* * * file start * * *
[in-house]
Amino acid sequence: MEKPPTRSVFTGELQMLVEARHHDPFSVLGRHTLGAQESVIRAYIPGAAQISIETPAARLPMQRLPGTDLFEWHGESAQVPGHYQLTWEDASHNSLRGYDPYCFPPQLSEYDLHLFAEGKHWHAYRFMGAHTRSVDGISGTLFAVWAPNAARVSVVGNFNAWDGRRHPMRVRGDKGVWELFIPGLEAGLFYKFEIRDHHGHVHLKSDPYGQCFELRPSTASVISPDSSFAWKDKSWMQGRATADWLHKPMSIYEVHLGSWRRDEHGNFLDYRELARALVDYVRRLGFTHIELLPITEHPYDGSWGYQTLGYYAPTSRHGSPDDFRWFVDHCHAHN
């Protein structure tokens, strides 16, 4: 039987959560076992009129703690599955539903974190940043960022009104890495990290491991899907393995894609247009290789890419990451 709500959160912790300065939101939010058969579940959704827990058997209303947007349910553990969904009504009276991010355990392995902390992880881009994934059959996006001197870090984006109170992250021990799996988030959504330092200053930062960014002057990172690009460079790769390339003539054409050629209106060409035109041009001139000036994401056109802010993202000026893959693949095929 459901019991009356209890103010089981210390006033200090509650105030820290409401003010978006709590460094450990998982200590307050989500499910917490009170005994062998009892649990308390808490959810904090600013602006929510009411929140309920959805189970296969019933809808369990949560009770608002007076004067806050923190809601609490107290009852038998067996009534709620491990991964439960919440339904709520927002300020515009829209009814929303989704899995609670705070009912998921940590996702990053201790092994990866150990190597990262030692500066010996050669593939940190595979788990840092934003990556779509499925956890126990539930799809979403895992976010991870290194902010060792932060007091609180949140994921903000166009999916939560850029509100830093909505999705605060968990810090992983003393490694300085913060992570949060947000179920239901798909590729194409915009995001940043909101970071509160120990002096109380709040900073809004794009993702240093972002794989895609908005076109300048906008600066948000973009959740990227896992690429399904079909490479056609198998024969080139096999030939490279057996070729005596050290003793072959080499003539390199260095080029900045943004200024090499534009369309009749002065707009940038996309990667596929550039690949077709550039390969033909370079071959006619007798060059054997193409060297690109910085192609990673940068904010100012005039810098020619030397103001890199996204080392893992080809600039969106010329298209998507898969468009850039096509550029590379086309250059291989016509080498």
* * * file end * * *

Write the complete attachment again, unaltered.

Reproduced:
[in-house]
Amino acid sequence: MEKPPTRSVFTGELQMLVEARHHDPFSVLGRHTLGAQESVIRAYIPGAAQISIETPAARLPMQRLPGTDLFEWHGESAQVPGHYQLTWEDASHNSLRGYDPYCFPPQLSEYDLHLFAEGKHWHAYRFMGAHTRSVDGISGTLFAVWAPNAARVSVVGNFNAWDGRRHPMRVRGDKGVWELFIPGLEAGLFYKFEIRDHHGHVHLKSDPYGQCFELRPSTASVISPDSSFAWKDKSWMQGRATADWLHKPMSIYEVHLGSWRRDEHGNFLDYRELARALVDYVRRLGFTHIELLPITEHPYDGSWGYQTLGYYAPTSRHGSPDDFRWFVDHCHAHN
């Protein structure tokens, strides 16, 4: 039987959560076992009129703690599955539903974190940043960022009104890495990290491991899907393995894609247009290789890419990451 709500959160912790300065939101939010058969579940959704827990058997209303947007349910553990969904009504009276991010355990392995902390992880881009994934059959996006001197870090984006109170992250021990799996988030959504330092200053930062960014002057990172690009460079790769390339003539054409050629209106060409035109041009001139000036994401056109802010993202000026893959693949095929 459901019991009356209890103010089981210390006033200090509650105030820290409401003010978006709590460094450990998982200590307050989500499910917490009170005994062998009892649990308390808490959810904090600013602006929510009411929140309920959805189970296969019933809808369990949560009770608002007076004067806050923190809601609490107290009852038998067996009534709620491990991964439960919440339904709520927002300020515009829209009814929303989704899995609670705070009912998921940590996702990053201790092994990866150990190597990262030692500066010996050669593939940190595979788990840092934003990556779509499925956890126990539930799809979403895992976010991870290194902010060792932060007091609180949140994921903000166009999916939560850029509100830093909505999705605060968990810090992983003393490694300085913060992570949060947000179920239901798909590729194409915009995001940043909101970071509160120990002096109380709040900073809004794009993702240093972002794989895609908005076109300048906008600066948000973009959740990227896992690429399904079909490479056609198998024969080139096999030939490279057996070729005596050290003793072959080499003539390199260095080029900045943004200024090499534009369309009749002065707009940038996309990667596929550039690949077709550039390969033909370079071959006619007798060059054997193409060297690109910085192609990673940068904010100012005039810098020619030397103001890199996204080392893992080809600039969106010329298209998507898969468009850039096509550029590379086309250059291989016509080498």